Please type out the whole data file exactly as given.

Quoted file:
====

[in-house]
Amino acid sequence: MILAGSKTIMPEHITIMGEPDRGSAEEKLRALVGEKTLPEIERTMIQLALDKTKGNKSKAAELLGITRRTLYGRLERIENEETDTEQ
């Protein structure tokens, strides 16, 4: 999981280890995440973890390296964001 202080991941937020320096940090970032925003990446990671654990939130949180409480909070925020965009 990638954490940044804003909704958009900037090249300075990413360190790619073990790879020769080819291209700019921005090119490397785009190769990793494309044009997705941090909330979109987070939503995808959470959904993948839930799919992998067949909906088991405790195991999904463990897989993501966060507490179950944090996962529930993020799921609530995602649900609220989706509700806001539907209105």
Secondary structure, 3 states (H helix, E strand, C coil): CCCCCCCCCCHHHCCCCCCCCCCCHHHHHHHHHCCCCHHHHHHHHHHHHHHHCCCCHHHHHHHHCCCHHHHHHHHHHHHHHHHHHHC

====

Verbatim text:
[in-house]
Amino acid sequence: MILAGSKTIMPEHITIMGEPDRGSAEEKLRALVGEKTLPEIERTMIQLALDKTKGNKSKAAELLGITRRTLYGRLERIENEETDTEQ
């Protein structure tokens, strides 16, 4: 999981280890995440973890390296964001 202080991941937020320096940090970032925003990446990671654990939130949180409480909070925020965009 990638954490940044804003909704958009900037090249300075990413360190790619073990790879020769080819291209700019921005090119490397785009190769990793494309044009997705941090909330979109987070939503995808959470959904993948839930799919992998067949909906088991405790195991999904463990897989993501966060507490179950944090996962529930993020799921609530995602649900609220989706509700806001539907209105």
Secondary structure, 3 states (H helix, E strand, C coil): CCCCCCCCCCHHHCCCCCCCCCCCHHHHHHHHHCCCCHHHHHHHHHHHHHHHCCCCHHHHHHHHCCCHHHHHHHHHHHHHHHHHHHC